Shouldn’t airlines pay a fixed fine for the loss of passengers’ luggage?
“My daughter just had an entire vacation with no luggage,” writes one understandably annoyed reader.
“The airline will only compensate for a few T-shirts she bought while she waited in vain. Yet her entire holiday was ruined.
“Surely there should be a fixed penalty for lost baggage?” »
Across the country, thousands more will claim the same. Because the current situation is absurd.
When European rules on air passenger rights were created 18 years ago, parliamentarians in Brussels and Strasbourg deliberately bet on deterrence. An important element of Regulation 261/2004 was compensation; passenger payments were deliberately high to encourage airlines to reduce the number of overbooked and canceled flights.
If a standard mid-range flight in Europe using a 180-seat Airbus A320 is canceled or delayed by (quite arbitrarily) three hours or more, the theoretical financial damage to the airline in cash payments to passengers amounts to 63 £000 – assuming everyone claims, which they never do.
The European Parliament’s shrewd plan was this: make the penalties tough enough and the airlines will operate their schedules as planned. Take my word for it: airlines still want to operate their schedule as planned, and they already have plenty of financial incentives to do so. Missing curfews at airports, reputational damage and crews “out of hours”, thus requiring hotels for them and all passengers, can prove very costly. But the EU still imposed the rules.
Yet pro-consumer legislation has little to say on the baggage issue, other than to point out that the Montreal Convention on Aviation includes rules providing for the payment of compensation of up to £1,000 if a piece of luggage is definitely lost.
A much more common situation, however, is overlooked: bags left at the departure airport or sent to a random location on the other side of the planet to be reunited with their owner several days later.
Baggage mishandling is already costing airlines dearly. Paying for the purchase of essentials (T-shirts, toiletries) and delivering luggage to passengers’ homes can cost more than the original ticket price.
Going back to the (missing) case of the reader’s daughter: I imagine spending the holidays without her luggage was far more annoying than a three-hour flight delay would have been, but she is entitled to zero compensation for the first and a payment of £350. for the last.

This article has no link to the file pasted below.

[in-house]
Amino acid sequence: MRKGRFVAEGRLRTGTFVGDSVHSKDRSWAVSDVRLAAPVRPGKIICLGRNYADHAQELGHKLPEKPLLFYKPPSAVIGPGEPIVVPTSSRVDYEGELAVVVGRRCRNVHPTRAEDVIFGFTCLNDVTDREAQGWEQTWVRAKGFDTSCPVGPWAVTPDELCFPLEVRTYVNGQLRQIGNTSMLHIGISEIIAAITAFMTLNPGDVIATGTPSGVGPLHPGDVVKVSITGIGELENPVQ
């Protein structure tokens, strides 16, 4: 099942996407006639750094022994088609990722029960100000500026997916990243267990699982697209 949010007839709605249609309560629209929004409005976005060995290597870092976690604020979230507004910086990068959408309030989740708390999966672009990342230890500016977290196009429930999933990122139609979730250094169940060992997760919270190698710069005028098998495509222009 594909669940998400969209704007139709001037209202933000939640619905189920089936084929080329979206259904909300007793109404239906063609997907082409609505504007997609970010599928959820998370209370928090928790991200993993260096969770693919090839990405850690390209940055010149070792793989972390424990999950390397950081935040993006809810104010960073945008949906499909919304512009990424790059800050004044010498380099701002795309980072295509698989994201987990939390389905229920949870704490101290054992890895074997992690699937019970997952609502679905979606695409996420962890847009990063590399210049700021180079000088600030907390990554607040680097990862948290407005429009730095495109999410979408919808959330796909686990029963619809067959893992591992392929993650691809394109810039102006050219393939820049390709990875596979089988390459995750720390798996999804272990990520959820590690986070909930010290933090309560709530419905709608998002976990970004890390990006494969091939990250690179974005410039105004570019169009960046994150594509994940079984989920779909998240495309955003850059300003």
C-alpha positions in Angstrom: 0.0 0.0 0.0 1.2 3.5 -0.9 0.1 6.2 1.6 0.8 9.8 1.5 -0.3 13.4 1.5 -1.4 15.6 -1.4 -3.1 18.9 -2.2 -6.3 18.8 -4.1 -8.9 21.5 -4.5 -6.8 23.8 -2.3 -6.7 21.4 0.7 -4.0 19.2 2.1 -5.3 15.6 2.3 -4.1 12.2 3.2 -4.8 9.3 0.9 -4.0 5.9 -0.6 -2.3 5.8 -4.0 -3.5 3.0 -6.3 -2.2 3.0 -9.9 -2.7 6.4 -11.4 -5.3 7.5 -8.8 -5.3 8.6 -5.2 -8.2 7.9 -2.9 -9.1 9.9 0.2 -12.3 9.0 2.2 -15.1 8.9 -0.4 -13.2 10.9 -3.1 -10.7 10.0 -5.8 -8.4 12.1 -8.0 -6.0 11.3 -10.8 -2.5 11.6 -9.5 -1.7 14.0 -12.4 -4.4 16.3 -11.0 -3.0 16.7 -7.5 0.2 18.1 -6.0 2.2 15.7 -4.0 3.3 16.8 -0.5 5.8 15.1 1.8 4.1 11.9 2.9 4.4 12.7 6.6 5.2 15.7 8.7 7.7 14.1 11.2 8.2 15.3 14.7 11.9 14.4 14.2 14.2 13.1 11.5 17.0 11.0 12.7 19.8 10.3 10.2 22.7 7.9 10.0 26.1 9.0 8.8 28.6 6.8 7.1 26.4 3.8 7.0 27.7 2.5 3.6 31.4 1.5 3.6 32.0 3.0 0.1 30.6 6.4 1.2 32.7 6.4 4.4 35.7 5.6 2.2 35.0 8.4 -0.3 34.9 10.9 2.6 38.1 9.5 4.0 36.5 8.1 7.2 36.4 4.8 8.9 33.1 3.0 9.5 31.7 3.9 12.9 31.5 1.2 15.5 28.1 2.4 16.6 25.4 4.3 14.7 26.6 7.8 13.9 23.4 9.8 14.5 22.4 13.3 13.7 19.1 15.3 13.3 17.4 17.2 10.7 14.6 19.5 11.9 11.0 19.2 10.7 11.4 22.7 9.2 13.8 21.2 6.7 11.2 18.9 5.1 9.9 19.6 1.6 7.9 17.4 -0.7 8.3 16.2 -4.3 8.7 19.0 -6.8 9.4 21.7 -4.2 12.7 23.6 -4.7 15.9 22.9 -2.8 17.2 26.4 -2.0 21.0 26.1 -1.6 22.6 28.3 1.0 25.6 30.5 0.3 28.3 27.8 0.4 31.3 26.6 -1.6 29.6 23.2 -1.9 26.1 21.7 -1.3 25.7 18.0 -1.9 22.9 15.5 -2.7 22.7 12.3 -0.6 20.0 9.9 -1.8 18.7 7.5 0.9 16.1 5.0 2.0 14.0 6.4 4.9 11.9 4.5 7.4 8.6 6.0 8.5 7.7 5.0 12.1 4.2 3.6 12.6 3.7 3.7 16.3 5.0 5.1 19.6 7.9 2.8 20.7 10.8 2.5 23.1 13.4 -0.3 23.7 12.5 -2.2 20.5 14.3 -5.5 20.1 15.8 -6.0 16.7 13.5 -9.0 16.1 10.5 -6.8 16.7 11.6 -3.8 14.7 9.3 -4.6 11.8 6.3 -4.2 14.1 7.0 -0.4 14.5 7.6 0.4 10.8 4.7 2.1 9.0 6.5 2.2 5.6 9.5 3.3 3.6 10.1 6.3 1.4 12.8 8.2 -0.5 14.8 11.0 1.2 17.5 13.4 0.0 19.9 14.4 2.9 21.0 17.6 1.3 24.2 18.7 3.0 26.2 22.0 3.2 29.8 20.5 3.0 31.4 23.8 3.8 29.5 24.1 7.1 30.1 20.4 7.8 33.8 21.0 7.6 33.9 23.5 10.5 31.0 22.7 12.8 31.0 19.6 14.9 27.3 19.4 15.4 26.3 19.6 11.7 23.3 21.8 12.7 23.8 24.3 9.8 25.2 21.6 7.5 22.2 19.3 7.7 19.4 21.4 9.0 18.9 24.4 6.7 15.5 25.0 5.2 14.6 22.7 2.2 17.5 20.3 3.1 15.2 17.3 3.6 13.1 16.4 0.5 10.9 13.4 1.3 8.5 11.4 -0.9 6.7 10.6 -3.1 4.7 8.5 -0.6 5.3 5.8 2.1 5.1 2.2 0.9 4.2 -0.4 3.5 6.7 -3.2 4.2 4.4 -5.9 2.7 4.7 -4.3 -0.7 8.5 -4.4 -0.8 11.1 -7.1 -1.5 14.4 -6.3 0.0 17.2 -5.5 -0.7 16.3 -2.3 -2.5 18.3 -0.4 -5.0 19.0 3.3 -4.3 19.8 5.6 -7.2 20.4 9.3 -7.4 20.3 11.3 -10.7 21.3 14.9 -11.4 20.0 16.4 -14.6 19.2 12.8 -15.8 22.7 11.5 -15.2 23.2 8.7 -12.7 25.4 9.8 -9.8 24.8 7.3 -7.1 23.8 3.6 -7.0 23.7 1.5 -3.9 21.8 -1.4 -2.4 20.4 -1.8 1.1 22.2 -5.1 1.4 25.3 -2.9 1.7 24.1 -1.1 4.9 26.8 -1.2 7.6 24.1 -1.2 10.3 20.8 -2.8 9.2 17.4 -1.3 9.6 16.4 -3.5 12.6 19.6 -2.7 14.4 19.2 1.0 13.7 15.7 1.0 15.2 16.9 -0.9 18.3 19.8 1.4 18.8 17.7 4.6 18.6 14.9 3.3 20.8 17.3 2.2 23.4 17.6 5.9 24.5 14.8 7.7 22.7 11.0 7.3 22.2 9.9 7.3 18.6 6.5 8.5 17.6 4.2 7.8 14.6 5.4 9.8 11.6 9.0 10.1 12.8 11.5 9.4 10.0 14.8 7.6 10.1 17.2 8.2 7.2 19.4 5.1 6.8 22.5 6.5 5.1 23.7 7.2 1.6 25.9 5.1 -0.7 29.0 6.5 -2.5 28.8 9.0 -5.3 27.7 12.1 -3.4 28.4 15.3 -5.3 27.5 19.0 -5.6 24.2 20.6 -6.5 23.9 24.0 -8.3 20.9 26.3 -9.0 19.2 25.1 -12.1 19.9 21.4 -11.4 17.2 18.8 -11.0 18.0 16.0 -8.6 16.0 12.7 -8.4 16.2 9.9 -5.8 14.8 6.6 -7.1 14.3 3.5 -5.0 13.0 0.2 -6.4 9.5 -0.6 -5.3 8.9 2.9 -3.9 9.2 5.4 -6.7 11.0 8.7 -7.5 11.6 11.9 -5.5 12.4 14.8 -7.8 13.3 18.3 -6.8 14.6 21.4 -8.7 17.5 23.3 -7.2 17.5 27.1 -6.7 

The current muddle of EU rules (which the UK basically adopted for international flights after Brexit) may even have the unintended consequence of tempting airlines to leave their luggage behind.
Let’s say a flight is two and a half hours late and ground handling issues mean it will take at least 30 minutes longer to load everyone’s luggage. Financially, the airline will take the least damage by not hanging around and taking off with only half the luggage on board – although most passengers would gladly wait an extra hour if it meant having their belongings.
Since Brexit, the UK government has been able to reform passenger rights rules. Ministers have chosen to moderate the amount of compensation for domestic flight delays and cancellations, which I consider a sensible decision. They could also have tackled the baggage issues, but chose not to.
I hope pressure from the pro-consumer transport select committee will persuade the government to reconsider – and prescribe payments for passengers who are separated from their luggage.
At the same time, it would be good to see something addressed about the dreadful situation where passengers land as scheduled to wait many hours for their luggage. A three-hour wait for luggage at Manchester or Luton airport is just as annoying as a three-hour delay from Palma, and compensation should take this into account.
Ideally, of course, we should all carry only hand luggage: less harmful for the planet, less stressful for humanity.